Courts Refine Immunity Under the Massachusetts Recreational Use Statute

Courts Refine Immunity Under the Massachusetts Recreational Use Statute

Private landowners allowing public access to land should take note of recent court decisions which have refined the scope of the Recreational Use Statute, G.L. c. 21, § 17C (“Statute”).  The Massachusetts Legislature enacted the Statute in 1972 in response to liability concerns of property owners and to encourage public access to private property.  Over time, the Statue has proven to be a valuable defense against many premises liability claims.  As a result, property owners should evaluate their land use practices to ensure compliance with the Statute’s procedural requirements.

The Statute affords liability protection to a “person” who allows the public the right to use land for the following purposes: recreational, conservation, scientific, educational, environmental, ecological, research, religious and charitable.  Under the Statute, a “person” includes landowners, agents, managers, licensees, non-profits, trusts, business organizations, officers, directors and trustees.  Of importance to owners of large tracts of land, the Statute’s recreational component covers activities such as hiking, biking, swimming, hunting, fishing and snowmobiling.  It does not, however, protect landowners against gross negligence claims.

Recent decisions underscore the importance of three factors courts analyze when applying the Statute: 1) payment of fees; 2) limitations on public access; and 3) the nature of the public use of land.  Accordingly, property owners should examine the interplay between their land use practices and these factors.

Regarding fees, courts have reaffirmed the principal that charging a fee for public recreational use bars protection under the Statute.  Specifically, they have distinguished this type of fee from donations and reimbursements for marginal costs.  In Marcus v. City of Newton, 462 Mass. 148 (2012), the Supreme Judicial Court denied the City of Newton immunity under the Statute because it charged for use of a municipal field.  However, the Appeals Court in Patterson v. Christ Church in the City of Boston, 85 Mass. App. Ct. 157 (2014), granted immunity from a personal injury claim to Boston’s Old North Church.  The Court held that charges for specialized tours and the operation of an on-site gift shop were not “fees” for recreational use.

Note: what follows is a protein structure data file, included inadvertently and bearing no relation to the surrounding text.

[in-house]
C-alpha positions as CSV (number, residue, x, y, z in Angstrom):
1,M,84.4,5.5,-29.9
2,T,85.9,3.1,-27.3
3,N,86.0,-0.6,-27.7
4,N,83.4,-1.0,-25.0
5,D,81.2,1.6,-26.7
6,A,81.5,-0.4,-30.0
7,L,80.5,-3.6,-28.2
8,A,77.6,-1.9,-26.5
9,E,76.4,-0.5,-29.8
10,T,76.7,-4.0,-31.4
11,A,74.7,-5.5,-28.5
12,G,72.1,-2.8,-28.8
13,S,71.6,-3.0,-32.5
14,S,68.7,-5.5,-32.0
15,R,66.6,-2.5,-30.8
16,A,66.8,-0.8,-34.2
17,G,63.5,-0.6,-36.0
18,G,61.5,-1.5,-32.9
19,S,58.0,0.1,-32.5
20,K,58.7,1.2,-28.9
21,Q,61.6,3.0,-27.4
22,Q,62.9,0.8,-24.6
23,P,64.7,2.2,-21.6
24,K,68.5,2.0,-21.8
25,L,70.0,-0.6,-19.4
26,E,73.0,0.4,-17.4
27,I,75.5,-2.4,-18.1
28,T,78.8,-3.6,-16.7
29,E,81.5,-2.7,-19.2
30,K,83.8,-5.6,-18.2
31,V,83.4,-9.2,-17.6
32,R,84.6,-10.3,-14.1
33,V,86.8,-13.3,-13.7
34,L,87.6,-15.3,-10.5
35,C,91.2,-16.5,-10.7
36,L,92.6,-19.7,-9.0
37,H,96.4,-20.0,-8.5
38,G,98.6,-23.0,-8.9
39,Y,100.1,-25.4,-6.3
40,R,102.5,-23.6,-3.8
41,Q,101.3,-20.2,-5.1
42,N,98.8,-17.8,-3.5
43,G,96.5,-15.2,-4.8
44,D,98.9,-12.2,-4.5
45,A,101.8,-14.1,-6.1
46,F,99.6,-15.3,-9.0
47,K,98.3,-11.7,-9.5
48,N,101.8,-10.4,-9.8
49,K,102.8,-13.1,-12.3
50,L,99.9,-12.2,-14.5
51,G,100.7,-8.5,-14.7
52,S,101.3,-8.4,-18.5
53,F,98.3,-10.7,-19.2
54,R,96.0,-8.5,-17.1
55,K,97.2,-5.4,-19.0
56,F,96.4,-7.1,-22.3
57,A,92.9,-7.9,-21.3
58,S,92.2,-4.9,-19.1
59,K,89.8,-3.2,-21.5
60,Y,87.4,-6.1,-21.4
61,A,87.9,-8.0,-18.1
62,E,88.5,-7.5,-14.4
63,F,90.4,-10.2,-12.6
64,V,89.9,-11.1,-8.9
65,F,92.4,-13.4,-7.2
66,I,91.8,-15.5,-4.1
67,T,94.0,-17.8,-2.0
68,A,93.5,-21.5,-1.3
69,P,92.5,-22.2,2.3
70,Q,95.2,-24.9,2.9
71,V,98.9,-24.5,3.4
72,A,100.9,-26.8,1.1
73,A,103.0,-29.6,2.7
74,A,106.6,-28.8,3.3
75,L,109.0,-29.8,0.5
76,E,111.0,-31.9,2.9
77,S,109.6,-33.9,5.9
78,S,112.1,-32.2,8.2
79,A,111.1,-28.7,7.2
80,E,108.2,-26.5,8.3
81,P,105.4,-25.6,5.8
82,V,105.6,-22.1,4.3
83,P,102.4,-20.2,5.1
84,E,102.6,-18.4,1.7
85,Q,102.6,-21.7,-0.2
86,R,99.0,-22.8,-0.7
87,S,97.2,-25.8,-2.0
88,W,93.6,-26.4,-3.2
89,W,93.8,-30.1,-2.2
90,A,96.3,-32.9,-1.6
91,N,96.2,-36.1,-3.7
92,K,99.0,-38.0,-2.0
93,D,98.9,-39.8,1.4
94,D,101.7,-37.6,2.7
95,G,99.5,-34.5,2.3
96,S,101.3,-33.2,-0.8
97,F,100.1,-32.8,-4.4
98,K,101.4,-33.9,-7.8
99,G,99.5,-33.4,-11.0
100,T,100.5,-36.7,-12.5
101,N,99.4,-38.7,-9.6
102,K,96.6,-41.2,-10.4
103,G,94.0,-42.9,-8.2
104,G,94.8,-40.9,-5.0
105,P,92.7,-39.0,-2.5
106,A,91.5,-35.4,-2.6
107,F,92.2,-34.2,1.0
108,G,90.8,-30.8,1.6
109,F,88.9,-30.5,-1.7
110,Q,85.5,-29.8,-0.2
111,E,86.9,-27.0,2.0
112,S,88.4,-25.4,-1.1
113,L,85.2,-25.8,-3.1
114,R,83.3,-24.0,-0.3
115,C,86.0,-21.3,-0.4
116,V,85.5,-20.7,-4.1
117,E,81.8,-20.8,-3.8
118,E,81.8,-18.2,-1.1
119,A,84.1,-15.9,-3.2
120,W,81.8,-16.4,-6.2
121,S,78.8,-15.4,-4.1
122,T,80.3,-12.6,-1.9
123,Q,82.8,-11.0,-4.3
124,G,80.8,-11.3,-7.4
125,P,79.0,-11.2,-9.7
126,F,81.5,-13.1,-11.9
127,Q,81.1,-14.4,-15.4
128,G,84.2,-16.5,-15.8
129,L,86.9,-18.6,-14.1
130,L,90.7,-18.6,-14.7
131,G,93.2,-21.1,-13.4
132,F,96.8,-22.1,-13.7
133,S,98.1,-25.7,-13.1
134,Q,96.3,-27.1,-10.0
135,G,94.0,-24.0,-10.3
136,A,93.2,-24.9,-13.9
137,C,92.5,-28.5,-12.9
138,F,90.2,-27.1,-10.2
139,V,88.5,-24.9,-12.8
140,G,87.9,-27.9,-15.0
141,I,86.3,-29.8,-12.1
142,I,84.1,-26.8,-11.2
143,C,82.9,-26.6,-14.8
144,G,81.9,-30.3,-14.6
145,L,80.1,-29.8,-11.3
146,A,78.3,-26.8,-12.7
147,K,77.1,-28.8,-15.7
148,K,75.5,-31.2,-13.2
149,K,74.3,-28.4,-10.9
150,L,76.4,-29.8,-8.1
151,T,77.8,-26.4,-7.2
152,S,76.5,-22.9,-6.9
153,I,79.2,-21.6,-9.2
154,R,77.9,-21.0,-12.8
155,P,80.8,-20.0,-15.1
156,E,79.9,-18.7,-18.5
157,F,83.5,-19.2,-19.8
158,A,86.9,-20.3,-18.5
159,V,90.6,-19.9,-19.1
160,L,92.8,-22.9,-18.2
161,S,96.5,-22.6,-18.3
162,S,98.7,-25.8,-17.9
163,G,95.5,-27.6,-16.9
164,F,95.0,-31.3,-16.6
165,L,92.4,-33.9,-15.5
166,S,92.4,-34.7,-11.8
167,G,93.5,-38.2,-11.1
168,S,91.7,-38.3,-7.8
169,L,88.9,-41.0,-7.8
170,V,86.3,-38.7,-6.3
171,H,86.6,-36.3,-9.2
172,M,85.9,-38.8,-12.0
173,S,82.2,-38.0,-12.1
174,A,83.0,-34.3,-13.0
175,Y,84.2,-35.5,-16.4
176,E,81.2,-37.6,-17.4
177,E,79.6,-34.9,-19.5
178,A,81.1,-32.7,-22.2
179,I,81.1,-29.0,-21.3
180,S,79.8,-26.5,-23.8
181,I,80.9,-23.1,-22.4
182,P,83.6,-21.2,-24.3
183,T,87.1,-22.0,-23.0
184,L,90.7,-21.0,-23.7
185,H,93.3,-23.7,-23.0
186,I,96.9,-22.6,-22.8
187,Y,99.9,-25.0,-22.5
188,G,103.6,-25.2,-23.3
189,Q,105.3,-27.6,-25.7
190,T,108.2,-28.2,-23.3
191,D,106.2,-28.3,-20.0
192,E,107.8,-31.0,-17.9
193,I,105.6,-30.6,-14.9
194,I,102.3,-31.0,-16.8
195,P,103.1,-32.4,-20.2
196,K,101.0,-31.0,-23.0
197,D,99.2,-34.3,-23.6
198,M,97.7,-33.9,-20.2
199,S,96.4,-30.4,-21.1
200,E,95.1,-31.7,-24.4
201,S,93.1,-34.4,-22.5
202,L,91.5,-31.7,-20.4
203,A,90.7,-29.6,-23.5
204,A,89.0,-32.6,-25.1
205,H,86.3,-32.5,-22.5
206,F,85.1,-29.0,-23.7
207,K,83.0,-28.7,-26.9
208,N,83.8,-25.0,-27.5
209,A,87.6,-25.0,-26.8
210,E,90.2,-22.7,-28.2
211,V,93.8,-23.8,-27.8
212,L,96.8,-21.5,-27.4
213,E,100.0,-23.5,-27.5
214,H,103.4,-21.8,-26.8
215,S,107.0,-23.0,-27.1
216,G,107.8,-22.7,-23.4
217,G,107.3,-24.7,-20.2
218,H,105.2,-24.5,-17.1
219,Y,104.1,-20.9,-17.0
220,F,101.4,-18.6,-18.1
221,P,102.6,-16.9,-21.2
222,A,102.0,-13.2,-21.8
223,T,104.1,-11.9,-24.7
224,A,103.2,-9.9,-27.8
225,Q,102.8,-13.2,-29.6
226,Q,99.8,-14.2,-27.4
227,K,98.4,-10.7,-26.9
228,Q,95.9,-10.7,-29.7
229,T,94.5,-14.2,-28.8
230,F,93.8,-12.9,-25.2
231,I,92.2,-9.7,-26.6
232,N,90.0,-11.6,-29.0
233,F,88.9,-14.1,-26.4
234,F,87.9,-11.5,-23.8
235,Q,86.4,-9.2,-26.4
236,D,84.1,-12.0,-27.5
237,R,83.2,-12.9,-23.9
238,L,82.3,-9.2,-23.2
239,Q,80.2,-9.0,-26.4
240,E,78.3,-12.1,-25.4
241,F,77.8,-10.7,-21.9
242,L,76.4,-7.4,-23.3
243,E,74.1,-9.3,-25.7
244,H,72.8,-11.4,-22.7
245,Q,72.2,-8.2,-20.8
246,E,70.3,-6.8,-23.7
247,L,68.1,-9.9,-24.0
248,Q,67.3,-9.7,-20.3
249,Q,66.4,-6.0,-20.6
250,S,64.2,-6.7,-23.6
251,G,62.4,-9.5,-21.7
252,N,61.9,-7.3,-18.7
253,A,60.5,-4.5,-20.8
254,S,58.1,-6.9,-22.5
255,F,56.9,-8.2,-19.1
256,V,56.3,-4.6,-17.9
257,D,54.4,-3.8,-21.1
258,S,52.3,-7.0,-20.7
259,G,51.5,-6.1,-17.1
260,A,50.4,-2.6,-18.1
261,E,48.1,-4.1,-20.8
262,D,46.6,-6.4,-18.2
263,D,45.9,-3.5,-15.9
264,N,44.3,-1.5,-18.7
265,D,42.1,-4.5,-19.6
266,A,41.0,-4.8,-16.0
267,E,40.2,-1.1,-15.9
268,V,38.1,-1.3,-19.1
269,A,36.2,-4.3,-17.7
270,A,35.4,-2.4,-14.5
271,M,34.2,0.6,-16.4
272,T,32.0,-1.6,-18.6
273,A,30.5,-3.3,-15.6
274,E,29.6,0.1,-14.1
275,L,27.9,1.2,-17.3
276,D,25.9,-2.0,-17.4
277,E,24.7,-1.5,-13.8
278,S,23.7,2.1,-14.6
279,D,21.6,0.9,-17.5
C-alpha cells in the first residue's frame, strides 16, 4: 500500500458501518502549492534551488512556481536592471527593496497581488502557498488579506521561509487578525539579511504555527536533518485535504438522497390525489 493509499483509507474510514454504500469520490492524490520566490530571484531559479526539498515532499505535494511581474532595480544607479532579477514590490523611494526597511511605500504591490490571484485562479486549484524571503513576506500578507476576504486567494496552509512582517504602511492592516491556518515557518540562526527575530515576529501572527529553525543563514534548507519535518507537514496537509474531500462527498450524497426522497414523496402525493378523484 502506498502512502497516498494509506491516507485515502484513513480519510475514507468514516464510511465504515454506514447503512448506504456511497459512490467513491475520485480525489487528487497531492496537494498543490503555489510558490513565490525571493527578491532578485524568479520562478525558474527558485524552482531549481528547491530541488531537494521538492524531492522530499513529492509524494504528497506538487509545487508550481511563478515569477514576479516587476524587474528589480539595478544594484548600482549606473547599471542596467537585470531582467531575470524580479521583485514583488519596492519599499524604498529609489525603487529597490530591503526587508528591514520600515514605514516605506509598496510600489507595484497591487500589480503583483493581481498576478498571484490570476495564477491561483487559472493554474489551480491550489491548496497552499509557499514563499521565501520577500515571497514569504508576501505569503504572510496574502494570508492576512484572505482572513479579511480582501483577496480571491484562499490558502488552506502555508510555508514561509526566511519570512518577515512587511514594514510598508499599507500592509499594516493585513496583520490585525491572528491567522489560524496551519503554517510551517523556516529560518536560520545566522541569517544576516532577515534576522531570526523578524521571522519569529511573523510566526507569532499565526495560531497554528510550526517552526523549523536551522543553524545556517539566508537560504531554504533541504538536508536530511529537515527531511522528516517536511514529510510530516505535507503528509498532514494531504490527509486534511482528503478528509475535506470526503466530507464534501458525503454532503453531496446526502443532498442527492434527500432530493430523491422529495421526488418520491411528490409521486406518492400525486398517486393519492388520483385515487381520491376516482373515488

With respect to access, the Court in Wilkins v. City of Haverhill, 468 Mass. 86 (2014) emphasized that the Statute requires “free and equal” access for recreational use to all members of the general public.  The Court denied the City of Haverhill immunity from a slip and fall after determining that a school event was only open to a small portion of the general public (parents and students).  Additionally, in Cohen v. Elephant Rock Beach, 2014 WL 6792106 (D. Mass. 2014), the Court denied a private beach club protection under the Statute from a plaintiff’s injuries suffered from use of an offshore rock.   The court determined that the club did not own the rock; it also held that the club restricted access to members and guests.

Courts have also whittled away review of subjective intent in applying immunity, and they have sharpened the inquiry to whether landowners grant access to the public for recreational activity.  The Supreme Judicial Court in Ali v. City of Boston, 441 Mass. 223 (2004), evaluated a plaintiff’s collision with a park gate and held that riding a bike was a recreational activity regardless of the reasons for doing so.  Similarly, the Court in Dunn v. City of Boston, 75 Mass. App. Ct. 556 (2009), granted the City of Boston immunity under the Statute from a plaintiff’s injuries on the stairs at City Hall Plaza.  The Court held that walking around the plaza was inherently a recreational activity, and that the reasons for doing so were not determinative in the immunity analysis.

Landowners allowing public recreational use of land can thus avoid preclusion of immunity under the Statute by incorporating these parameters into their land use practices.  In particular, they should carefully weigh the benefits of generating revenue from access fees against the potential loss of immunity under the Statute.  Additionally, they should evaluate whether access to their land for recreational use is open to all members of the general public.


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